Several of the members here that sell mattresses online and use a combination of innersprings (usually pocket coils) and latex include … Makes a latex/pocket coil mattress with a wool quilted cotton cover. Makes a range of customizable component latex/pocket coil mattress with different options to choose the pocket coils, the thickness and firmness of the comfort layers, and the cover.

Ultimate Hybrid- Pocket Coil/Latex Component latex/pocket coil hybrid with a wool quilted cotton cover with several options to choose the thickness and firmness of the comfort layers.

Latex Mattresses, Organic Latex Mattress, Pocket Coil Mattress - Flexus Comfort and QUADRA-Flex® Pocket Coil Latex Mattress - Flexus Comfort sells one-sided mattress using latex on top and also a two sided pocket coil mattress that has latex and a thin layer of polyfoam in the comfort layers and a polyfoam edge support.
ADMIN NOTE: Removed Footprint to Discontinued Product | Archived Footprint: Latex Mattresses, Organic Latex Mattress, Pocket Coil Mattress - Flexus Comfort

Dreamfoam also sells a lower budget latex/pocket coil here which has 2" of Talalay latex and some polyfoam in the comfort layers (I’m not sure of the specifics of all the layers and components).

Nest Beding Has a latex/pocket coil mattress with a wool quilted cover. makes a latex/pocket coil mattress that can be purchased with or without a latex topper.

While they are not a member here … and and and Bed Mattresses | Berkeley CA | European Sleep Works also have component mattresses that would also fit your criteria for materials and can ship their mattresses across the country.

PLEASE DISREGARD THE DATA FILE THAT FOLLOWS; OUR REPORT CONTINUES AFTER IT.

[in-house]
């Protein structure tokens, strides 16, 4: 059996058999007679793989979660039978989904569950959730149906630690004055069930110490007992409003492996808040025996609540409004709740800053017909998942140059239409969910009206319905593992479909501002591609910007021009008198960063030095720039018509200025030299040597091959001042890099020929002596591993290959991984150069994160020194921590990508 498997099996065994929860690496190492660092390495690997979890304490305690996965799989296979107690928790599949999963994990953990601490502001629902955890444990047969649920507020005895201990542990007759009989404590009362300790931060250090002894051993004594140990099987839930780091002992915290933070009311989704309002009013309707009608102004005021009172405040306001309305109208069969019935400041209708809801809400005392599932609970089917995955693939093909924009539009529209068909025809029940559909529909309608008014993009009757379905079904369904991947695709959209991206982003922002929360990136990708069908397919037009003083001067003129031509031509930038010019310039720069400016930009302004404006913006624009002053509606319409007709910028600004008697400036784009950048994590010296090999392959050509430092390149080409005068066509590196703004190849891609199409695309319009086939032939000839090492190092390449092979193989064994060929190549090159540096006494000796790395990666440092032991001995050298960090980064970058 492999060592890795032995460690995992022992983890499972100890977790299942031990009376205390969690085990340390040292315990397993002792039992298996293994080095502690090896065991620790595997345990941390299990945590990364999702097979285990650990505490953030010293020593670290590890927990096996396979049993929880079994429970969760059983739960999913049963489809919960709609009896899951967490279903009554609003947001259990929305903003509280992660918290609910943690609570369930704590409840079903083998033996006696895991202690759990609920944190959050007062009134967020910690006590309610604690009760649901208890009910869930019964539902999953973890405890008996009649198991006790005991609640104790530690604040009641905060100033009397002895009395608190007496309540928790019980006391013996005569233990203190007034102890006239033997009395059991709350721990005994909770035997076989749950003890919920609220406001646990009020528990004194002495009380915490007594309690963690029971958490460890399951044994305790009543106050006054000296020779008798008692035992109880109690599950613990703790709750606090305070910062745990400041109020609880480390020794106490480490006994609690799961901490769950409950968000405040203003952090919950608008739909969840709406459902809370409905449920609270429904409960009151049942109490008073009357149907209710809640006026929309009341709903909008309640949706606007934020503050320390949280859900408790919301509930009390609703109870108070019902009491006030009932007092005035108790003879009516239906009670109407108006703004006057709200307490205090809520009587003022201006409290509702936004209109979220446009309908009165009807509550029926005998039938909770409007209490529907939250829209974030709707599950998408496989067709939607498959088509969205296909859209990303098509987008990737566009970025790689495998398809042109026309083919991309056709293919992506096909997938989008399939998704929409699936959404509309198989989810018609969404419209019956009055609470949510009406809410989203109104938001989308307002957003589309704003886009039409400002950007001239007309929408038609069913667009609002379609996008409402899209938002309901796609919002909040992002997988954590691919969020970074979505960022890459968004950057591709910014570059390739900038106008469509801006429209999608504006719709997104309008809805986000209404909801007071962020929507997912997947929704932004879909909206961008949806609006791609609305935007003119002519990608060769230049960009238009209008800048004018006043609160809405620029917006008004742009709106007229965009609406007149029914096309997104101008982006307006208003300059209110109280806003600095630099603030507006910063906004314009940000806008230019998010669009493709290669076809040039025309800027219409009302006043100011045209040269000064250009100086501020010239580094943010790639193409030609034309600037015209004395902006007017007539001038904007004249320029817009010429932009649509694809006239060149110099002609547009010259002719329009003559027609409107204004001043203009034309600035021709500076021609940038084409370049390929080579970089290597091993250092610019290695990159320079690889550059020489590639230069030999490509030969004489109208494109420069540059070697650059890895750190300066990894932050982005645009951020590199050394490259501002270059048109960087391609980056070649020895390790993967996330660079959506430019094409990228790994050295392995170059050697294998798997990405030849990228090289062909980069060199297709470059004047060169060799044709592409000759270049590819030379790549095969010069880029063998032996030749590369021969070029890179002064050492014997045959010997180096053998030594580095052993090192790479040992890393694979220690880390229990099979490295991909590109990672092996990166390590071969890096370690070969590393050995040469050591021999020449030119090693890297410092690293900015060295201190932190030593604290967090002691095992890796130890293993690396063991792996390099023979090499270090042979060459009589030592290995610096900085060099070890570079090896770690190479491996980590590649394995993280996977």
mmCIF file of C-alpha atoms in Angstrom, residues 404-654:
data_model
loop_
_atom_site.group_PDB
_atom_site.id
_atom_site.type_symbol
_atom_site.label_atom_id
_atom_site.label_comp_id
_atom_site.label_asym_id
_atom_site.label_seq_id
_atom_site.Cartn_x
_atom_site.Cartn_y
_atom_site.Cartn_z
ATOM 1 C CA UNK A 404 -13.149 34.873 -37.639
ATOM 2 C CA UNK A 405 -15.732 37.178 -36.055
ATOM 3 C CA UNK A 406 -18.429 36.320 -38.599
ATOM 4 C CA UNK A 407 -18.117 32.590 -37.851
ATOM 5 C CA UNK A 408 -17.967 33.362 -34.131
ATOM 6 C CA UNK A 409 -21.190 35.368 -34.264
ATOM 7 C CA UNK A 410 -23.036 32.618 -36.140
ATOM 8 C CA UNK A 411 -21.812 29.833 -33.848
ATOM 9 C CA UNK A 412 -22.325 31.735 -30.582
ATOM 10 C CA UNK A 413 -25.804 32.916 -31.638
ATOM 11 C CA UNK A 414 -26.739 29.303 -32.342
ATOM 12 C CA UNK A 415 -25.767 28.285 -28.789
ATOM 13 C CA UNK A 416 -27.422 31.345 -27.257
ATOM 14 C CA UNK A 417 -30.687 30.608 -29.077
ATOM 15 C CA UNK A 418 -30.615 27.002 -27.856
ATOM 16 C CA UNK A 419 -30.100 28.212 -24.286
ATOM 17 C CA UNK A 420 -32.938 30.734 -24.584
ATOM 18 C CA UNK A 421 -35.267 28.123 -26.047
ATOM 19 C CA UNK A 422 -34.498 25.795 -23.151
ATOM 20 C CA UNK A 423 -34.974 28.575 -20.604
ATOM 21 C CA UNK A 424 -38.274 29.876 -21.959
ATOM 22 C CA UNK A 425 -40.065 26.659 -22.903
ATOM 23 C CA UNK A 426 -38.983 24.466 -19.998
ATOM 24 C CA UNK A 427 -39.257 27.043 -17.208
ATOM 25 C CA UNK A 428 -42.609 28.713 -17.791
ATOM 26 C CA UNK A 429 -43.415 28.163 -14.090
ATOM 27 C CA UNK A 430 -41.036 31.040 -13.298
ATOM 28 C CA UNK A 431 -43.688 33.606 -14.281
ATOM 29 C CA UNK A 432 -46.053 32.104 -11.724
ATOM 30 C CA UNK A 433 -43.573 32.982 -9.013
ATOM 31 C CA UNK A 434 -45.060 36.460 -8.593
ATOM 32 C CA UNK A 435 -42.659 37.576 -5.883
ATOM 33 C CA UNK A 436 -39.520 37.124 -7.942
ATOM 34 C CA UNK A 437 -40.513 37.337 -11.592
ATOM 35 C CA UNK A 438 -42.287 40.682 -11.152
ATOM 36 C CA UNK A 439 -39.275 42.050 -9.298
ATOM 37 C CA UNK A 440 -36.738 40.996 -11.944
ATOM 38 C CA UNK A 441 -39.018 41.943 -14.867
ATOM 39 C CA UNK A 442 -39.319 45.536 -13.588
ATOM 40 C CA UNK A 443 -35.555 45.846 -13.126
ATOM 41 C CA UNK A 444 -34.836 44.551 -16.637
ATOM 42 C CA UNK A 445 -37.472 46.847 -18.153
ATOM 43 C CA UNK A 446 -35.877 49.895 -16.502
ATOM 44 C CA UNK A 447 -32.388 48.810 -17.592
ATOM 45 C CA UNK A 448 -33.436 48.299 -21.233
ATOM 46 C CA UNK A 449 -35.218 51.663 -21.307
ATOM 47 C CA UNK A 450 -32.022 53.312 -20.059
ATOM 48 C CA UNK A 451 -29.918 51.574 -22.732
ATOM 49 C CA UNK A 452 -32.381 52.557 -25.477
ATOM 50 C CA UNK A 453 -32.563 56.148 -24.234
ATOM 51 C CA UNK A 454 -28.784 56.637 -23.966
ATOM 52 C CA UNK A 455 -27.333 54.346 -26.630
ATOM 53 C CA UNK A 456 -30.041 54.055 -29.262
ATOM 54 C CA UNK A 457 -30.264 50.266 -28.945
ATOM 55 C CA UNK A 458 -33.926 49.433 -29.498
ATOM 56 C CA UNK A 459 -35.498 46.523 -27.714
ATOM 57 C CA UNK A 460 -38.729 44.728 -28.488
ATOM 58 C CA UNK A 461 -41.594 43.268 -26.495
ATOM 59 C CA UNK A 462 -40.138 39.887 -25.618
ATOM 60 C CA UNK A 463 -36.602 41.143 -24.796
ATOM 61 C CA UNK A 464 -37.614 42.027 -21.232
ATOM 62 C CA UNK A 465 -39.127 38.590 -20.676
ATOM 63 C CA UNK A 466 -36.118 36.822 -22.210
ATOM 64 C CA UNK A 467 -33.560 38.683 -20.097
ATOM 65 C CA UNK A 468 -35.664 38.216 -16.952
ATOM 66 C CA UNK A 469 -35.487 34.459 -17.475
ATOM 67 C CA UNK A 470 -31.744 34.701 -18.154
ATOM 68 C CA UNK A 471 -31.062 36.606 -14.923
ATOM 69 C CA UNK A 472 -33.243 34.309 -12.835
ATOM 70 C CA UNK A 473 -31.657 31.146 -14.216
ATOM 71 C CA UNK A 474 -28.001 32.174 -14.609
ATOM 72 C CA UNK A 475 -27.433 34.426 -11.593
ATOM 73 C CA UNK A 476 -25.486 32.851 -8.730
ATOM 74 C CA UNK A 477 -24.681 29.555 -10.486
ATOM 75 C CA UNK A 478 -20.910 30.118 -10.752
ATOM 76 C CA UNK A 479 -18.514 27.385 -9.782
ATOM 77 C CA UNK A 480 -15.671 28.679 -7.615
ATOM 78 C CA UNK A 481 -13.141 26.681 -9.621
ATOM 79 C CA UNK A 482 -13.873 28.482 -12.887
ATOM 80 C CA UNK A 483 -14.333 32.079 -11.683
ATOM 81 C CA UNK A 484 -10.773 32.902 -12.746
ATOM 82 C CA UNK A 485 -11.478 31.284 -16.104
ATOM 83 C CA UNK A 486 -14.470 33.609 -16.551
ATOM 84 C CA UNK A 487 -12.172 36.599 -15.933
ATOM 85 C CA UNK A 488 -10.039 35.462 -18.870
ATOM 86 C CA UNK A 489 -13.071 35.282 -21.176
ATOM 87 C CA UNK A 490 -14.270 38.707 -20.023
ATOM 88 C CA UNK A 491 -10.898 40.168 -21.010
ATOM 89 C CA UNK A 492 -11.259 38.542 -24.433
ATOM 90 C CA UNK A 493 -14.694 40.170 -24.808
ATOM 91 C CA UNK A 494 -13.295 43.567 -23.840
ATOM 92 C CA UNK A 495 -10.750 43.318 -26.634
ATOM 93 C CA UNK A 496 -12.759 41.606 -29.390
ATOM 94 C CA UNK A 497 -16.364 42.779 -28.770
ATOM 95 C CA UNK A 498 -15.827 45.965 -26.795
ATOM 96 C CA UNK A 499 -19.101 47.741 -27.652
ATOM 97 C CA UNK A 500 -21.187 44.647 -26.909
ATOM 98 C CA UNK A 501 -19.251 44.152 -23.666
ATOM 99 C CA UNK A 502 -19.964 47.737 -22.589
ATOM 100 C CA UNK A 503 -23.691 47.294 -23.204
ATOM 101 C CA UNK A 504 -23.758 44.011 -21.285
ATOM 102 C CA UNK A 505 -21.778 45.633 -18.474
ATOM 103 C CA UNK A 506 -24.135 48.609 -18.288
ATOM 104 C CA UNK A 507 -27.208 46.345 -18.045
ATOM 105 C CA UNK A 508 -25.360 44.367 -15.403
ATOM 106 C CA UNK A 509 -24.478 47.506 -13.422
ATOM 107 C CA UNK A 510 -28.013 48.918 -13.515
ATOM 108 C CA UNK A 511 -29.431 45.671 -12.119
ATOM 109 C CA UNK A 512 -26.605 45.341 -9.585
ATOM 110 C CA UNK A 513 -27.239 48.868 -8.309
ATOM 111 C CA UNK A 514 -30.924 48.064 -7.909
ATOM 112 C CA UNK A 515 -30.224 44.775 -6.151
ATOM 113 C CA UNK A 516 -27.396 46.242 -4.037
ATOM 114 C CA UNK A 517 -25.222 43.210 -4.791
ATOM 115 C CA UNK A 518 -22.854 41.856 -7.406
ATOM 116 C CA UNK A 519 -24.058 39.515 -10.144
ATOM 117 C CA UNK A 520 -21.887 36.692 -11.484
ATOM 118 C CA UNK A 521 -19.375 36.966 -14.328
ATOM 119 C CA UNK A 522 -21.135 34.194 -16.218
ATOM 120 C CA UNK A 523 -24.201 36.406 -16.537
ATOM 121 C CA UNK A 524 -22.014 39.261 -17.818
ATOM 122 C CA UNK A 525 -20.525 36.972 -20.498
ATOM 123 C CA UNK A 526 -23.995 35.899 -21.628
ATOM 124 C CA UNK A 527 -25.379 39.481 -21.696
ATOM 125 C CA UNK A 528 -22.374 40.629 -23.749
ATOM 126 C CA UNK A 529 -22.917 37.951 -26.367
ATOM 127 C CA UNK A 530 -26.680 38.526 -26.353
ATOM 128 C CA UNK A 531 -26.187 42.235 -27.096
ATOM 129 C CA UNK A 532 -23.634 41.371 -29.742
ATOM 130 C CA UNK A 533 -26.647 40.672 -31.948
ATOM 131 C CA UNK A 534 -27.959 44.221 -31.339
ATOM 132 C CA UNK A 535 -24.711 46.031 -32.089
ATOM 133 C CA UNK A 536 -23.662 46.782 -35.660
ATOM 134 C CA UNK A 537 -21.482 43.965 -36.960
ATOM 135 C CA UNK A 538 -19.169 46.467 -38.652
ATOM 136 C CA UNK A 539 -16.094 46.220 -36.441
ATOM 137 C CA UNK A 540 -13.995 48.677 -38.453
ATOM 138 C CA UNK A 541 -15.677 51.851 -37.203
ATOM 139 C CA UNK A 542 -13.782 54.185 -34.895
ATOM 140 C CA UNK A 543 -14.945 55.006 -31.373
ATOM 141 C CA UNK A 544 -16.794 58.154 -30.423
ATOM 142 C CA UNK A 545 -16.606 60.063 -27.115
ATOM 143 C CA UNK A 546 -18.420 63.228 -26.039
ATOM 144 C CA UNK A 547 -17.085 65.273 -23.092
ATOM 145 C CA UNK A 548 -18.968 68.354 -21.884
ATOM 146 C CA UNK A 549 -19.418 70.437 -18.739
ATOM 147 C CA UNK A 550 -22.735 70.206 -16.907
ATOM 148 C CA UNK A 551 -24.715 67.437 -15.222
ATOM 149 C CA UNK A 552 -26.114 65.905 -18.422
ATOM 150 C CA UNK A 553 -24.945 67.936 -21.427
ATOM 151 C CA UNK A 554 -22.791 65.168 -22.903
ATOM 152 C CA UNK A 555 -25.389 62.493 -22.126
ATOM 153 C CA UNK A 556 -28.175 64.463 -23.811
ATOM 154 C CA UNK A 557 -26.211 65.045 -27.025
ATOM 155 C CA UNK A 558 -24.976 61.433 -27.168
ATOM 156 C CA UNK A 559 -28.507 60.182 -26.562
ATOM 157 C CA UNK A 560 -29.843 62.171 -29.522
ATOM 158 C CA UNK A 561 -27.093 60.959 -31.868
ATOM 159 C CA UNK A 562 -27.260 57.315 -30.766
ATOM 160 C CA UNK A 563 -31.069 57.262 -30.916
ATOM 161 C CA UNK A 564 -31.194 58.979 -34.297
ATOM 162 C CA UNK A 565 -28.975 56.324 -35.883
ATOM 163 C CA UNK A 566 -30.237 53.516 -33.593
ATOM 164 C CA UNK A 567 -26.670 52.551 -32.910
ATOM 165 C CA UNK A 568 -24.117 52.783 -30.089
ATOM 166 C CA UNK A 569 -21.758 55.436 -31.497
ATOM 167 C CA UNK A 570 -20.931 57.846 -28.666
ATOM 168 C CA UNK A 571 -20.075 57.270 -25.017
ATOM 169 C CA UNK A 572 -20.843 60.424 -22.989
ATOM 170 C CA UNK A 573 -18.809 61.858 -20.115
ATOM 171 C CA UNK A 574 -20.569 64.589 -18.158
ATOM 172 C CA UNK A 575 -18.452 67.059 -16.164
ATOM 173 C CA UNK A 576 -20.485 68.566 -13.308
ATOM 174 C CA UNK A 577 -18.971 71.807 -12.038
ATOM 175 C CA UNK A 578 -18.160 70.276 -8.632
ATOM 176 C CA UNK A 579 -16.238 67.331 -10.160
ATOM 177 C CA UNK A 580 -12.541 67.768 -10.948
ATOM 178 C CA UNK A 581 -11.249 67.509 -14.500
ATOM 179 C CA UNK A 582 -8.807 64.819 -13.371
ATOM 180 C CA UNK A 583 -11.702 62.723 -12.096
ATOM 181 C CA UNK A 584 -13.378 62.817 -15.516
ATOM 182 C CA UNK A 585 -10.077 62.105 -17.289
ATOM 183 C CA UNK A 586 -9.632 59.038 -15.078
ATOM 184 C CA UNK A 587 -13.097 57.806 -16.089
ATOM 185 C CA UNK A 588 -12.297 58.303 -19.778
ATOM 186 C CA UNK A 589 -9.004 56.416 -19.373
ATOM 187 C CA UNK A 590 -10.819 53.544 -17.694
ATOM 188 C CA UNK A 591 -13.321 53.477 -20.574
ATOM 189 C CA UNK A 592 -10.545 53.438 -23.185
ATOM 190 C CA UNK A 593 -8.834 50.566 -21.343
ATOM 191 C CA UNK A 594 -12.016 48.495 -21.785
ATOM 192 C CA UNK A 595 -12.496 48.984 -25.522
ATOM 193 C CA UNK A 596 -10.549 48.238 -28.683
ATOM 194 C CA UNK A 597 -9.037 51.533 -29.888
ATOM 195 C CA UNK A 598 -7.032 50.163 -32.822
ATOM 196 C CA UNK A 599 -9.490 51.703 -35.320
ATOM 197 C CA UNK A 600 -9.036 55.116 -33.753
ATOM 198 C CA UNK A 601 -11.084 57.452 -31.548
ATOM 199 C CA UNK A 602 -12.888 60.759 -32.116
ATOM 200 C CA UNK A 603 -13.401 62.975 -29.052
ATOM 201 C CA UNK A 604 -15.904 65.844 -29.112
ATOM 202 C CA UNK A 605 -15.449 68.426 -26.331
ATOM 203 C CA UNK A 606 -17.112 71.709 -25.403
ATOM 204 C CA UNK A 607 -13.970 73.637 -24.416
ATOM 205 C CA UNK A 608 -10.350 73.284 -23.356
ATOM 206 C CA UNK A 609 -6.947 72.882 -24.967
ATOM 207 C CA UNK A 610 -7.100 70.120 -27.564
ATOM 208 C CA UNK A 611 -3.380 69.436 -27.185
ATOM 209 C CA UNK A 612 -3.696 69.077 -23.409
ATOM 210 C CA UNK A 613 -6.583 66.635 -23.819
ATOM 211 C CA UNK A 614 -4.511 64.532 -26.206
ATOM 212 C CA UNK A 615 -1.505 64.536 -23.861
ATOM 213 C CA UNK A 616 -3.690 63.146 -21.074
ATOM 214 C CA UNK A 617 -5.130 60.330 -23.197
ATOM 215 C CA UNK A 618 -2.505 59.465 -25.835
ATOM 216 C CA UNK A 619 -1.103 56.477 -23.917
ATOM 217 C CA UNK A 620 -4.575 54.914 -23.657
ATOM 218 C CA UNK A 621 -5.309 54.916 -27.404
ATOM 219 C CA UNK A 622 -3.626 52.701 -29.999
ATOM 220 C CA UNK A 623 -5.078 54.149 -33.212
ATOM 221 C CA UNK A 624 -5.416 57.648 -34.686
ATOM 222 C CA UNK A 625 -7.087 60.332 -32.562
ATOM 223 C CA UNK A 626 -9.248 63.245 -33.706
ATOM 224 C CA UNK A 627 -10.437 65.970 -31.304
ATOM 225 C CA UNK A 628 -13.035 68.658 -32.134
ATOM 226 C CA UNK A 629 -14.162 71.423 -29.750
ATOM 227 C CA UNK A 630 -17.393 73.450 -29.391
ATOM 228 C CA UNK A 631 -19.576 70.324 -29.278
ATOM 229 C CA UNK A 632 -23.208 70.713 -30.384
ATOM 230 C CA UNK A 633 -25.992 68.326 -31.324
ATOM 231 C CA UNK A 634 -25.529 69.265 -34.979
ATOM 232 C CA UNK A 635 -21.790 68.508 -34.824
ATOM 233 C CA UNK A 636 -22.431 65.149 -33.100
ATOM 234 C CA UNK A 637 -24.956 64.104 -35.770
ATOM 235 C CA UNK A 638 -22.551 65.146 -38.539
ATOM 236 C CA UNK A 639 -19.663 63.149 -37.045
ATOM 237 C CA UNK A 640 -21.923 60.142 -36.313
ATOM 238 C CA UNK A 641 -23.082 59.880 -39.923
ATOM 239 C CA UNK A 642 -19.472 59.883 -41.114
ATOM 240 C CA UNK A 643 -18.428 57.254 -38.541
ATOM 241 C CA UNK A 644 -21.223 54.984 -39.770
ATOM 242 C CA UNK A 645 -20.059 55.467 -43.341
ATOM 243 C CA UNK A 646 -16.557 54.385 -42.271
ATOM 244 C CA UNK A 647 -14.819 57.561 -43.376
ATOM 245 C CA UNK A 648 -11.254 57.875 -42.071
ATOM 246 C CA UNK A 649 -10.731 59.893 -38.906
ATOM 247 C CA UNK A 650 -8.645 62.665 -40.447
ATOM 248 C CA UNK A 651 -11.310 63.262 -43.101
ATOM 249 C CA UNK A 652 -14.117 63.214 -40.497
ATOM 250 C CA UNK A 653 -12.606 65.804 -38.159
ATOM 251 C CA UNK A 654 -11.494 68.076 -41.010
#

ADMIN NOTE:Removed 404 page link | Archived Footprint: Makes a wide range of latex/innerspring hybrids. Makes two latex/innerspring mattresses
ADMIN NOTE:Removed 404 page link | Archived Footprint: also makes a line of latex/innerspring hybrids but make sure you can find out the specifics of all the layers of any of their mattresses you are considering.

ADMIN NOTE:Removed 404 page link | Archived Footprint: Best American Made Mattresses & Mattress Sets (Compare Prices)

There is also a list of manufacturers that make innerspring/natural fiber mattresses in post #4 here and many of these also make innerspring mattresses that include latex comfort layers with no polyfoam.

There are only two ways to have a reasonable sense of how a mattress will feel for you. The first is your own personal testing or experience and of course this is the most accurate.

When you can’t test a mattress in person then the second is a more detailed conversation on the phone with an experienced and knowledgeable online manufacturer or retailer who can help “talk you through” which of the options they carry has the best chance of working well for you. They will know more about how their mattresses feel to different people than anyone else (or anyone here) and they provide this type of guidance to their customers every day. The more information you can provide them on the phone the more you can help them to help you make the best possible choice.